Investigating the parks: Did you know 64% of the area under “Rome town" is actually parkland? RomaNatura is in charge of 80,000 acres of archaeological sites, villas, castles and gardens that are home to around 1,000 species of plants and 150 species of birds, mammals and amphibians. More: There are guided tours, concerts and night walks planned through the year. On 13 December, there’s a Christmas-themed market at Valle dei Casali Nature Reserve and on 20 December, a jazz concert at Parco di Veio. Click here for full details.


• Because the whole city will join in. Rome’s street square parties are famous affairs, and very safe if you stick to the popular, centrally located spots. At the Piazza del Popolo, the site of the main celebrations, enjoy live rock and classical music and plenty of high-spirited camaraderie. Be aware, though, that street parties attract major crowds—so plan your transportation and arrive early.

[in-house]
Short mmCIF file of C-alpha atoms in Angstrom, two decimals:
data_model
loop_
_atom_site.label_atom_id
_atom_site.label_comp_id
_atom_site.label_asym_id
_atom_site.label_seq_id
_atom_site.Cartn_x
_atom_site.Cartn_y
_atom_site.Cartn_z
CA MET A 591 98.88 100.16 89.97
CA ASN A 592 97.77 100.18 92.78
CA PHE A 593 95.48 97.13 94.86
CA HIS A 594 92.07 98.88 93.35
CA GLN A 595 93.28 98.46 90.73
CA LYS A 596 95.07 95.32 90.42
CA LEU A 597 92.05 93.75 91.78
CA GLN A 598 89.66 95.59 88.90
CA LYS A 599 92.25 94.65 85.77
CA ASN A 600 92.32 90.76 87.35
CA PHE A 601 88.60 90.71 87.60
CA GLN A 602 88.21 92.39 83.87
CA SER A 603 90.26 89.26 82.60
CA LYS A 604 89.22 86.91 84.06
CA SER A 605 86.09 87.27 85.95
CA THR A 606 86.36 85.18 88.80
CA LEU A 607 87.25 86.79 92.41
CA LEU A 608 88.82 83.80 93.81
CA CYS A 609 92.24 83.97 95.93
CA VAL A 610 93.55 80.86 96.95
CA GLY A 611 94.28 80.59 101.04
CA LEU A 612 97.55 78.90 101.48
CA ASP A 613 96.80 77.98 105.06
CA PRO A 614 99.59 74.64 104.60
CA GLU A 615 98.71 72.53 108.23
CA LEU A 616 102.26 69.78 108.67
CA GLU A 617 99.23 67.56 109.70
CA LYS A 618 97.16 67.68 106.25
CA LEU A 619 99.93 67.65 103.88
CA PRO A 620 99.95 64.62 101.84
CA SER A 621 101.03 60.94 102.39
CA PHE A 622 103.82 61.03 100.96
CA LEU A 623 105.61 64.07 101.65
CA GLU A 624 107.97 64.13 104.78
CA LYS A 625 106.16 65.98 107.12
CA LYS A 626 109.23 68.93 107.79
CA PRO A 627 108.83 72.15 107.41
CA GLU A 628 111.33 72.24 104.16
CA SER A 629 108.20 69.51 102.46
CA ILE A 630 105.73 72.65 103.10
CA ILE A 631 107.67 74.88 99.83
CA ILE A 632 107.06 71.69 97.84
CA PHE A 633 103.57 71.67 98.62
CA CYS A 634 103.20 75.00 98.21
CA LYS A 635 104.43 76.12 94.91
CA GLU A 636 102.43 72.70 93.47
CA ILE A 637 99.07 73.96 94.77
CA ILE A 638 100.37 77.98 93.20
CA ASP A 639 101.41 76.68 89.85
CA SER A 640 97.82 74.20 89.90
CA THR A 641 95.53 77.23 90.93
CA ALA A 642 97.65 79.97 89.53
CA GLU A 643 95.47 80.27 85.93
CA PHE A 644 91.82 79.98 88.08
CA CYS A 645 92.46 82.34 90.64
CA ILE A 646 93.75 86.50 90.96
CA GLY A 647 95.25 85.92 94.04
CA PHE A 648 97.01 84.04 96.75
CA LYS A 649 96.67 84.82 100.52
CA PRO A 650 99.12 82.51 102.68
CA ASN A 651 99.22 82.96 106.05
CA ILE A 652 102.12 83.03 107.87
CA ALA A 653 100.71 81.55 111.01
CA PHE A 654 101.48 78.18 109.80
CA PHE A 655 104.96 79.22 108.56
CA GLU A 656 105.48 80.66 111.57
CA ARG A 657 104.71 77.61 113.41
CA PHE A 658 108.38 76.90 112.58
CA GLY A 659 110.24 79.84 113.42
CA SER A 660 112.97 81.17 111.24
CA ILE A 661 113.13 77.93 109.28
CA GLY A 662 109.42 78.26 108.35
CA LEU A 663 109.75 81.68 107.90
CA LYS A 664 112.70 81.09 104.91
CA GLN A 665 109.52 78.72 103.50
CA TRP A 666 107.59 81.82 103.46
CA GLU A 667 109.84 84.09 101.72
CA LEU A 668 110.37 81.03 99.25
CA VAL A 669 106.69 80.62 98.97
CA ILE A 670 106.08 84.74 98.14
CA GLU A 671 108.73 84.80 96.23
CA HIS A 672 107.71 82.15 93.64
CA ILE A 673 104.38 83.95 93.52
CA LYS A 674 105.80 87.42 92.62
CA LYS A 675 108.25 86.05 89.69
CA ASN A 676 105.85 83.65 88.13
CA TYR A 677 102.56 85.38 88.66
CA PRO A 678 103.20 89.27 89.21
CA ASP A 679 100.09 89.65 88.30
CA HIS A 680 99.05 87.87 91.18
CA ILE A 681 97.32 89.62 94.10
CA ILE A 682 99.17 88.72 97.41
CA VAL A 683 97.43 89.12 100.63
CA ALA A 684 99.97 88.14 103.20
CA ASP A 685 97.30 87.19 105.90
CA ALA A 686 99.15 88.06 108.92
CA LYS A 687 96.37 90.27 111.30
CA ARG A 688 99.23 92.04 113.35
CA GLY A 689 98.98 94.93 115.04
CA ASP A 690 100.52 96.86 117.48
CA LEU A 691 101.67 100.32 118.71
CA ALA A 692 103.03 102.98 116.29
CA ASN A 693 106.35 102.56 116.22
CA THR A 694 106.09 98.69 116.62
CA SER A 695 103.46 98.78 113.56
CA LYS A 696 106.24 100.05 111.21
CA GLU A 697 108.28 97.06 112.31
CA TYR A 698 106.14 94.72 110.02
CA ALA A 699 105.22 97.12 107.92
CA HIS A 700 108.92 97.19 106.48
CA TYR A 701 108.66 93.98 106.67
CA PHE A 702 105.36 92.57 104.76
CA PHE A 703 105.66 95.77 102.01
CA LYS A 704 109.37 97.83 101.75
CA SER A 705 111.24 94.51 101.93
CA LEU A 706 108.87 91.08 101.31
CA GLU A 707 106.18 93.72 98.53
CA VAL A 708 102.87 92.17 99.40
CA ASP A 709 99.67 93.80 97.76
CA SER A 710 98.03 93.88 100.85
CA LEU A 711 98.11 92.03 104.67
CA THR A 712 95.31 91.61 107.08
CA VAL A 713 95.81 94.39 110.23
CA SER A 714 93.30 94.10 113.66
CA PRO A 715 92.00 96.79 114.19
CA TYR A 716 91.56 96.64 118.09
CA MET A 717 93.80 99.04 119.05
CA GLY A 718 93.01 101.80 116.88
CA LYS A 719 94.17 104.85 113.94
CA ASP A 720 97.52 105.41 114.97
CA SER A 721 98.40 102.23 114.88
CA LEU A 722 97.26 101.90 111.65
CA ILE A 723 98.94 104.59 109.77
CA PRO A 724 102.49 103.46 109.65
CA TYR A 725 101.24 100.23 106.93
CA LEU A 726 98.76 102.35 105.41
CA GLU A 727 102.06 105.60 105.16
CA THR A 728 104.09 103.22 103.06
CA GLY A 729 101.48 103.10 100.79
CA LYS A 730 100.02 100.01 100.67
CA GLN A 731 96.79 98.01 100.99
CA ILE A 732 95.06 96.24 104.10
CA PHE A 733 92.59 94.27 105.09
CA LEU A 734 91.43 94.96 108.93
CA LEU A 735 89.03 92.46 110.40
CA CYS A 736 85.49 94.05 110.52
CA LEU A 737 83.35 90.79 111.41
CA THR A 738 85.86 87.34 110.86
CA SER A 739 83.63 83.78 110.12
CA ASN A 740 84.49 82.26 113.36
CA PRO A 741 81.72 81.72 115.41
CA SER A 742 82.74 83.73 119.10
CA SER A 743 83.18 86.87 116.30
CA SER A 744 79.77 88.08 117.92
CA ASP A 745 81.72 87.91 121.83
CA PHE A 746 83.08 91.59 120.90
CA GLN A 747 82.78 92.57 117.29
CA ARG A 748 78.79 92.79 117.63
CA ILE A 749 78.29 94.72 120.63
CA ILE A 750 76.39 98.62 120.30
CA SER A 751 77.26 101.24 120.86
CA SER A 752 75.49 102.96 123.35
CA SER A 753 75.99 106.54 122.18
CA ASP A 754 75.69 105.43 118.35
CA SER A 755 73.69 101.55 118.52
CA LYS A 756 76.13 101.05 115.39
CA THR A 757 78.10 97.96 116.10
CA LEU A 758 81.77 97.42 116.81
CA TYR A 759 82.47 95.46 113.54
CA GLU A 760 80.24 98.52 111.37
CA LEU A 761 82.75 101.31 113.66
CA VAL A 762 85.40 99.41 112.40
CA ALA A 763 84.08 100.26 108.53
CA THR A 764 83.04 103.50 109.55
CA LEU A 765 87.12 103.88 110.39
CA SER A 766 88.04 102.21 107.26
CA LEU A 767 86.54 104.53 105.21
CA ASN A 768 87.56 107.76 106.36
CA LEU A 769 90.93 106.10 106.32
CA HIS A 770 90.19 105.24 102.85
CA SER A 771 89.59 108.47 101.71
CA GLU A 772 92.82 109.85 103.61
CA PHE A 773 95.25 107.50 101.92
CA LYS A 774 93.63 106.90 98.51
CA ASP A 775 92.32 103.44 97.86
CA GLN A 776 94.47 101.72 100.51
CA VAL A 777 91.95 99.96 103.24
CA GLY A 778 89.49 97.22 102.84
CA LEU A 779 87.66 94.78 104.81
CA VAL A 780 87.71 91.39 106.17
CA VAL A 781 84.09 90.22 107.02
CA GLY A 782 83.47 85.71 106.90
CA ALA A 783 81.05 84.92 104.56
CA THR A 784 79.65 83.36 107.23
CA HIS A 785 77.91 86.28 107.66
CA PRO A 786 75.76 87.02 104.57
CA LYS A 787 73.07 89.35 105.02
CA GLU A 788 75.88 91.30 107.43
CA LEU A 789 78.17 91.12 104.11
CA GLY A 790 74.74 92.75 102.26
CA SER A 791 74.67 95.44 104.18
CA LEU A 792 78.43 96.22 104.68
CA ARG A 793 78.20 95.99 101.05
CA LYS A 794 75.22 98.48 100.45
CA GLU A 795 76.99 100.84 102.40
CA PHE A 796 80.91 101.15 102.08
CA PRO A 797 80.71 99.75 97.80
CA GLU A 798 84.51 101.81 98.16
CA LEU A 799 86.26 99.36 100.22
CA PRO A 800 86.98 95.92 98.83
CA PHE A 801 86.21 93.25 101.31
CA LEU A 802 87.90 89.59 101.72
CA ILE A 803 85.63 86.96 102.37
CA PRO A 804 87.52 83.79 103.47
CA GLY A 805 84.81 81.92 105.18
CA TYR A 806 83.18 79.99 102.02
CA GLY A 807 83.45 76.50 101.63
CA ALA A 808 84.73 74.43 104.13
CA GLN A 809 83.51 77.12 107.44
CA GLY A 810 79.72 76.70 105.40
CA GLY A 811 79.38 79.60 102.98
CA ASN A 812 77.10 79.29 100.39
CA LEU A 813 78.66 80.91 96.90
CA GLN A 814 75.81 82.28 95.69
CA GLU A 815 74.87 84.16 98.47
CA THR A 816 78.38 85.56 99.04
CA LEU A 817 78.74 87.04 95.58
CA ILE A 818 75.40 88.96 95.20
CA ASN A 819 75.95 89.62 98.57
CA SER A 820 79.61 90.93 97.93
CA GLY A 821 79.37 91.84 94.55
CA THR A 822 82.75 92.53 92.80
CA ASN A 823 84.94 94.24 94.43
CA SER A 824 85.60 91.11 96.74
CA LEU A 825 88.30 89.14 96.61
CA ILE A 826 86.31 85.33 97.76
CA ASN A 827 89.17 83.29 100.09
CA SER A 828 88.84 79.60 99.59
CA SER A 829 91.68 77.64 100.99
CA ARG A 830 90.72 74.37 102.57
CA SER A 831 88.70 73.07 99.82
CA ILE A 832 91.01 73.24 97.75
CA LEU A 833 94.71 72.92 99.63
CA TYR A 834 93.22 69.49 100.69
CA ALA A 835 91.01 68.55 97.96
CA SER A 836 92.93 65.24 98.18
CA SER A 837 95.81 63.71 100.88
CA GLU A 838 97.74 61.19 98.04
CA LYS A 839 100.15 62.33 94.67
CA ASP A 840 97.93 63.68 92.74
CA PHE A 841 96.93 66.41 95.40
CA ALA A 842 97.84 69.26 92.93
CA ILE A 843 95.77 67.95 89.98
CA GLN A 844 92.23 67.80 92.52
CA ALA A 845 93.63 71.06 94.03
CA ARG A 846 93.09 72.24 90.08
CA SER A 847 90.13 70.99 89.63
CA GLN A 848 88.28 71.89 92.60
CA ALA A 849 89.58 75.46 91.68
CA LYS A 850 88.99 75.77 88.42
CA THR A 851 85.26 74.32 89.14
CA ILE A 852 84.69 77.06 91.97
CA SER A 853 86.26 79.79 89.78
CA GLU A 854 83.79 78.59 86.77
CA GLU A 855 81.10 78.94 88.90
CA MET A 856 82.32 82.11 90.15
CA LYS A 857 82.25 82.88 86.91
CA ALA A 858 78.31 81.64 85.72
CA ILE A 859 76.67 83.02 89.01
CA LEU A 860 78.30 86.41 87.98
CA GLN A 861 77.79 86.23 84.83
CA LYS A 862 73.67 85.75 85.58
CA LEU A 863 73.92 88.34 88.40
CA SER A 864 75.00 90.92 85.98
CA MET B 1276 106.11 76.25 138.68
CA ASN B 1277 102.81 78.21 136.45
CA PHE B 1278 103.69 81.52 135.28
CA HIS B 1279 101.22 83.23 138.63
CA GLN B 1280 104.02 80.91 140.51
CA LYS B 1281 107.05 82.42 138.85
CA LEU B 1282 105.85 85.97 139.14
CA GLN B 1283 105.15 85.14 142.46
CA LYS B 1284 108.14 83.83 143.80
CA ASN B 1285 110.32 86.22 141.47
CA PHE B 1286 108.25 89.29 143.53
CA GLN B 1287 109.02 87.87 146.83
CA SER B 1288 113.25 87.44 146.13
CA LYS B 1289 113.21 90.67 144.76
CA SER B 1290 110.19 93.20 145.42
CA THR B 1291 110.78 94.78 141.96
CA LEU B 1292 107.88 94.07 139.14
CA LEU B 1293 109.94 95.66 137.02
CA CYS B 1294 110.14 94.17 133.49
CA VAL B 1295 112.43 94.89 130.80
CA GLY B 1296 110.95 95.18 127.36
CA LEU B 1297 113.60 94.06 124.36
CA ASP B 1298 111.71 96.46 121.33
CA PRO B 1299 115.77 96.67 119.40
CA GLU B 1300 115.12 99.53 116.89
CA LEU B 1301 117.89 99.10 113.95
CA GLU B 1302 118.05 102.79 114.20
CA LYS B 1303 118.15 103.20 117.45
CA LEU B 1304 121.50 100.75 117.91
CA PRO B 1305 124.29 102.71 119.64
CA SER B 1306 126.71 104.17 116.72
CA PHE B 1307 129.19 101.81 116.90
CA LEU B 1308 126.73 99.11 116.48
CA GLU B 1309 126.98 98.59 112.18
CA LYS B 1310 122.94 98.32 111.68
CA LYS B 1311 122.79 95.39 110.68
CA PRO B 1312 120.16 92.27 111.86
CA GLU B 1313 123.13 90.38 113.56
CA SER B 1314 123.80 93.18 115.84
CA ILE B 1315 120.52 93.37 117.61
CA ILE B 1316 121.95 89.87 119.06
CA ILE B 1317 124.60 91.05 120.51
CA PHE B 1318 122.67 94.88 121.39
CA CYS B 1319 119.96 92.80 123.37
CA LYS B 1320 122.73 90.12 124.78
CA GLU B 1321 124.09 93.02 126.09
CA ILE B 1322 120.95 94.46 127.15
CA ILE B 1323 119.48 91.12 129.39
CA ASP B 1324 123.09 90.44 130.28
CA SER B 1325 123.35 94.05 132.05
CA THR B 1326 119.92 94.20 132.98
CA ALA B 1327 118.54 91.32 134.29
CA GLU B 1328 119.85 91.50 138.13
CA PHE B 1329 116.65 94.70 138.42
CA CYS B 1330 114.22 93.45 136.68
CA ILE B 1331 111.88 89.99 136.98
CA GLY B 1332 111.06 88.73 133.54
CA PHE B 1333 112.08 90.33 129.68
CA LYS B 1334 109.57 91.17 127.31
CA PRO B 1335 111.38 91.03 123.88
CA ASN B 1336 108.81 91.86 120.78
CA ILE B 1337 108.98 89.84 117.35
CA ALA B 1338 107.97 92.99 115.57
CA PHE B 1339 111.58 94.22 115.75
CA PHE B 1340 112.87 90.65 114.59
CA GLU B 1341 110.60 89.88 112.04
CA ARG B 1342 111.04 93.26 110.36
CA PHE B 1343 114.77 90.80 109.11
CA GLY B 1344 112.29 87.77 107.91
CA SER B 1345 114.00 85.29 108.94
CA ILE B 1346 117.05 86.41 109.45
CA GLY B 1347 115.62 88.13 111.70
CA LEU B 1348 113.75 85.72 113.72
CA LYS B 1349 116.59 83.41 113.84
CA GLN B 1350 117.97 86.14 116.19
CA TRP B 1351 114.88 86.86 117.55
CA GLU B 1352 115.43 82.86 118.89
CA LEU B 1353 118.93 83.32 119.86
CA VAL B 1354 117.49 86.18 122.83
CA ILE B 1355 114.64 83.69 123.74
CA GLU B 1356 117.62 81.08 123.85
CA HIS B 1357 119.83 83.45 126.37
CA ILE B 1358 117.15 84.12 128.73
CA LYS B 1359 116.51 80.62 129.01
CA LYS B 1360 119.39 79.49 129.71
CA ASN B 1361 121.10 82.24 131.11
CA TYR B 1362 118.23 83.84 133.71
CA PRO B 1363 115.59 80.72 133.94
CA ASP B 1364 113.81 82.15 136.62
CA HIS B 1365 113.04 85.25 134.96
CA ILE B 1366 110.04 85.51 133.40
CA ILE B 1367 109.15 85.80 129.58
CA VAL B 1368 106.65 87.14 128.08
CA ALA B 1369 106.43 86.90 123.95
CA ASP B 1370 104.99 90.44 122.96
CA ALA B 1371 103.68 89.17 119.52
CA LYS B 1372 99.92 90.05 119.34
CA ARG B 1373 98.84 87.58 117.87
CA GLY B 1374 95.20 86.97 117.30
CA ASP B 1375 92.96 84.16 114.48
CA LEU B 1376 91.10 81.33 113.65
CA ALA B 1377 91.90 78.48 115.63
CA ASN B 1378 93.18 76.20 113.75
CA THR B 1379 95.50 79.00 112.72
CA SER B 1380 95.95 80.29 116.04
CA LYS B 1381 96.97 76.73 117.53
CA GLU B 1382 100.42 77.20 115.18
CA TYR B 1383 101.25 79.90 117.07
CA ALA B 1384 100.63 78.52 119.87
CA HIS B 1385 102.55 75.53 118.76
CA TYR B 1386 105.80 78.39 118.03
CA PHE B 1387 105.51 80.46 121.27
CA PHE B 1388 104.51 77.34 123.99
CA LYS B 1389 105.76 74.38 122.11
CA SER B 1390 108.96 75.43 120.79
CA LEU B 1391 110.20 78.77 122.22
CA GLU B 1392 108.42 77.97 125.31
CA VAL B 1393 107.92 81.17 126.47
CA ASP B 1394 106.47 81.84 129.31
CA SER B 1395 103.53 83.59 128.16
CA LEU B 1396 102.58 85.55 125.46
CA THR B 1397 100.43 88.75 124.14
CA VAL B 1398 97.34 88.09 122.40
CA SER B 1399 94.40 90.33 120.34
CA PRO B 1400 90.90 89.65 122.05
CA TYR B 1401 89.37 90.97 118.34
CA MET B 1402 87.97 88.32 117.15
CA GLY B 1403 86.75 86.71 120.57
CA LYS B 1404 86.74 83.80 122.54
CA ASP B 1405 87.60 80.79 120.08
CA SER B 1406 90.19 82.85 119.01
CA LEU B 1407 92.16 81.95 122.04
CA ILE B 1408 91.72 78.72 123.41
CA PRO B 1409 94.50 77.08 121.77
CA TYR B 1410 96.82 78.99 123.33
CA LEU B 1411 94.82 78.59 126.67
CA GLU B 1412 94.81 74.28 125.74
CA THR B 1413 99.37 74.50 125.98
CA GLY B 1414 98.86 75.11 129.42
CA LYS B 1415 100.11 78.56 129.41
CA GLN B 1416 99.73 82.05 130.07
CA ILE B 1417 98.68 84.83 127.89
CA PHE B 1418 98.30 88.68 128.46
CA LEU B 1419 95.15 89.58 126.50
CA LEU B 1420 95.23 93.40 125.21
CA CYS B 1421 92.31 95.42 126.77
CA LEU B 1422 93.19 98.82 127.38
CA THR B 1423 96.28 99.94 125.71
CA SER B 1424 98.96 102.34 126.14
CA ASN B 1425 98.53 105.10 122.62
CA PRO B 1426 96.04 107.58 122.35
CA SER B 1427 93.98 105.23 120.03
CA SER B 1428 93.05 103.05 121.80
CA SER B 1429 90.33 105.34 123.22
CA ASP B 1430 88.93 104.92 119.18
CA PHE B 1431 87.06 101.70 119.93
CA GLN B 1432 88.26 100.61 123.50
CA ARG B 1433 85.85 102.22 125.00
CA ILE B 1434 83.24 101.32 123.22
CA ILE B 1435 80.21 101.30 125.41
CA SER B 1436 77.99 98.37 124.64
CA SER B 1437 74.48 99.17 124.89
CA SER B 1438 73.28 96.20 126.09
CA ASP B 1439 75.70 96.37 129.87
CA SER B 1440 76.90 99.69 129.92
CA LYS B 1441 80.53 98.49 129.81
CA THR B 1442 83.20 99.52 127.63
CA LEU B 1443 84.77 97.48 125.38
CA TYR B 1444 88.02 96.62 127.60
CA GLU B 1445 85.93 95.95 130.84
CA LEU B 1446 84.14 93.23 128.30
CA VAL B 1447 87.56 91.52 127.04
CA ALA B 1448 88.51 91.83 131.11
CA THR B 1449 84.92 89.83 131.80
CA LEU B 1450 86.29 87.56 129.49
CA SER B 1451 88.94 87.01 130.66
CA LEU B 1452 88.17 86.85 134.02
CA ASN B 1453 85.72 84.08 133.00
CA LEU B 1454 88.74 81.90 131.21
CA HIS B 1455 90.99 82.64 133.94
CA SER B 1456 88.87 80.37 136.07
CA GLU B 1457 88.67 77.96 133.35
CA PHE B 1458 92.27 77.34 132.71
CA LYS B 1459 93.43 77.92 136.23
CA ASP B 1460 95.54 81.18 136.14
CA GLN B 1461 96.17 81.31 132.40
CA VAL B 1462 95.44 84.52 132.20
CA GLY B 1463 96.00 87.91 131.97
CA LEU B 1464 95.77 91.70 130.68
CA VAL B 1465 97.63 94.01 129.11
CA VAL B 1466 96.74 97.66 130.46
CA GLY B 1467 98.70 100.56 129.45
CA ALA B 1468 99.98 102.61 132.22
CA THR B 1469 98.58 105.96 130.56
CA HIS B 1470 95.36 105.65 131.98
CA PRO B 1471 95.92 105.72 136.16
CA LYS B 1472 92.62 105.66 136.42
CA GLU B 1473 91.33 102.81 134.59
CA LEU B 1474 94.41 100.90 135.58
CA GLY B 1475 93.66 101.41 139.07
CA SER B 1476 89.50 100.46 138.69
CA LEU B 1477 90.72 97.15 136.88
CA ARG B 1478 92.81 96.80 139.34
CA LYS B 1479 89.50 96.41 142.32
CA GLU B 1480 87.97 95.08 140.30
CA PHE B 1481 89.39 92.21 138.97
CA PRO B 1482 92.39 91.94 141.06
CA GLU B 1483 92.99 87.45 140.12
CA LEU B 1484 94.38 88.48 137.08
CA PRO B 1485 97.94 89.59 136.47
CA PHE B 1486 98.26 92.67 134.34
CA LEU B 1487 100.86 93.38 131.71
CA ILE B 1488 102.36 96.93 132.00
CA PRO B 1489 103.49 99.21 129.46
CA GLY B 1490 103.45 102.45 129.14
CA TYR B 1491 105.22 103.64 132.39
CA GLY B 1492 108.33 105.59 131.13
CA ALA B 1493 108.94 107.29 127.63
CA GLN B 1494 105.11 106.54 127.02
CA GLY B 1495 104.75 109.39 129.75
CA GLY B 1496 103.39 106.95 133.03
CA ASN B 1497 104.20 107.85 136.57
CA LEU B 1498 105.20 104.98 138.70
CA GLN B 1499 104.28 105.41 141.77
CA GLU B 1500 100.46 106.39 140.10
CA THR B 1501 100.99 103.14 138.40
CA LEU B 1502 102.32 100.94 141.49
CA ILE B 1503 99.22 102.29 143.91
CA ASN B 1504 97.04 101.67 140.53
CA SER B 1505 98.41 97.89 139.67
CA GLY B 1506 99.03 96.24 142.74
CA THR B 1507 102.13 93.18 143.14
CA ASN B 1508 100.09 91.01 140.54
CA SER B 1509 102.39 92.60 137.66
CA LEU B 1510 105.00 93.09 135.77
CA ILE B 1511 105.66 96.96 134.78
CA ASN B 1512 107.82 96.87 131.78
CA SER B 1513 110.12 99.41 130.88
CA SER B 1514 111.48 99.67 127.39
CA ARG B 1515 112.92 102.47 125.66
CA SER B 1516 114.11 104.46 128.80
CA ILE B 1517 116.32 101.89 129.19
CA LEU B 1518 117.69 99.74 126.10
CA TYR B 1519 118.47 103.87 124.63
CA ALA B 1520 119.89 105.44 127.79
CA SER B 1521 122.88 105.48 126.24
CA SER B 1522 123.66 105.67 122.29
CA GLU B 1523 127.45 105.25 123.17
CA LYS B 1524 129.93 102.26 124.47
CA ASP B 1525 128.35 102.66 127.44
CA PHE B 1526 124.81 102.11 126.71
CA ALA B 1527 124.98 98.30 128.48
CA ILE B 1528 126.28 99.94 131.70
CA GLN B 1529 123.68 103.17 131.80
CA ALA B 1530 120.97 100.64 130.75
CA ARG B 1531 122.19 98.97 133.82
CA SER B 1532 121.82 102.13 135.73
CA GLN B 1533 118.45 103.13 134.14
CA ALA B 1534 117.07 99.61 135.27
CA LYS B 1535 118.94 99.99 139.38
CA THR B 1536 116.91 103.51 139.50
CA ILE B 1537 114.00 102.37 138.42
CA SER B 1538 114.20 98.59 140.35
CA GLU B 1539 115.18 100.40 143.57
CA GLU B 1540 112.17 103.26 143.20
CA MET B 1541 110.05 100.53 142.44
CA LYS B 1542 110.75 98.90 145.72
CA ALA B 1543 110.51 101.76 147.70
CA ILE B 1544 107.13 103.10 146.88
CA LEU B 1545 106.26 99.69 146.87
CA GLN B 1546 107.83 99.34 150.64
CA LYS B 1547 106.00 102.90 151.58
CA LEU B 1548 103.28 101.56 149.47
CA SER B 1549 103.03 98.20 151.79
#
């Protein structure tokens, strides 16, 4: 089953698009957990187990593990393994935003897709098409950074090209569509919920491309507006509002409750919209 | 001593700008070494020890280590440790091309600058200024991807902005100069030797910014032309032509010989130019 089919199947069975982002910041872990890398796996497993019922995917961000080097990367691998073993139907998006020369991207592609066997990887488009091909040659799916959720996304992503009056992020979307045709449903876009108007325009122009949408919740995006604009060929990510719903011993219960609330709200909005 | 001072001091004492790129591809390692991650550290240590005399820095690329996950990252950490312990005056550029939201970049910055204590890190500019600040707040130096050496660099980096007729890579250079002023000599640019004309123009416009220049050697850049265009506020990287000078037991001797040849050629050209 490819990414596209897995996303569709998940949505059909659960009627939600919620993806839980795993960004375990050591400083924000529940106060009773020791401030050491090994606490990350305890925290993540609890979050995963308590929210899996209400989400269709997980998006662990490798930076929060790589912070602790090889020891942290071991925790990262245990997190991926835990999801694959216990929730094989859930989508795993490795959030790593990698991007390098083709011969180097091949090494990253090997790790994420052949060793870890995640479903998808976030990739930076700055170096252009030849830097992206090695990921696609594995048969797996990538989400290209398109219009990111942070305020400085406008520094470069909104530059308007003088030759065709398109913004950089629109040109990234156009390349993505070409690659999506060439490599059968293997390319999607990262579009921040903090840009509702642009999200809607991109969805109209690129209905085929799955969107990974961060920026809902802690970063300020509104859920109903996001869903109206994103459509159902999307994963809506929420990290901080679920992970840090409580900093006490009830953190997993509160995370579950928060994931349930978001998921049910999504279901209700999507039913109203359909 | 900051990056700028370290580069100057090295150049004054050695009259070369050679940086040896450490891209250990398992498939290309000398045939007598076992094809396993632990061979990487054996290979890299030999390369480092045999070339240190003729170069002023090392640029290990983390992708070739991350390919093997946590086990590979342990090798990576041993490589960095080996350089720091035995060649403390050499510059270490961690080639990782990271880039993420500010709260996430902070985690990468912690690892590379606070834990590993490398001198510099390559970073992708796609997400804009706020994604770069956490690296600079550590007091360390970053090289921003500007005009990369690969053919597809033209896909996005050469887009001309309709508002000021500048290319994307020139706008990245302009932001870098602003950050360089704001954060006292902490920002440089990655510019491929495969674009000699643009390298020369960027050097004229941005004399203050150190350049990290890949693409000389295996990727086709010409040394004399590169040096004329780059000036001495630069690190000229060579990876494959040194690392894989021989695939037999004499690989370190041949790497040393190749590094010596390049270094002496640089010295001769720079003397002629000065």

• Not your scene? A little distance away from the Piazza del Popolo is the Hotel de Russie, where soft candlelight, live music and the services of Michelin-starred chef Fulvio Pierangelini will make for a night to remember at €700 per person. Bookings are essential: Call +39-06-32888870 or email


St Peter’s Square: On Christmas Eve, all eyes are on St Peter’s Square. You can catch the Papal Midnight Mass and one of the most impressive live nativity scenes.

Christmas shopping: Christmas season begins here on 8 December and so does Christmas shopping. One of the best Christmas markets is at Piazza Navona. Decorations, nativity figurines, street performances and Italian cuisine make shopping here an experience. Also try Via del Corso and Via Condotti for good deals.

One Hundred Nativity Scenes: A Christmas crib exhibition at Sala del Bramante, showcasing the works of almost 200 artists from around the world and with styles ranging from Sicilian to postmodern. Click here for details.

Blessing animals: To ensure that all pets and livestock go to heaven, the Romans bless them at a special ceremony on the steps outside St Eusebio Church after morning mass on 17 January.

Leonardo da Vinci Machines Exhibition: This show allows you to both see and use da Vinci’s machines, many of these being precursors to modern-day machines. The exhibition is on till 30 April. Click here for more information.

Blessy Augustine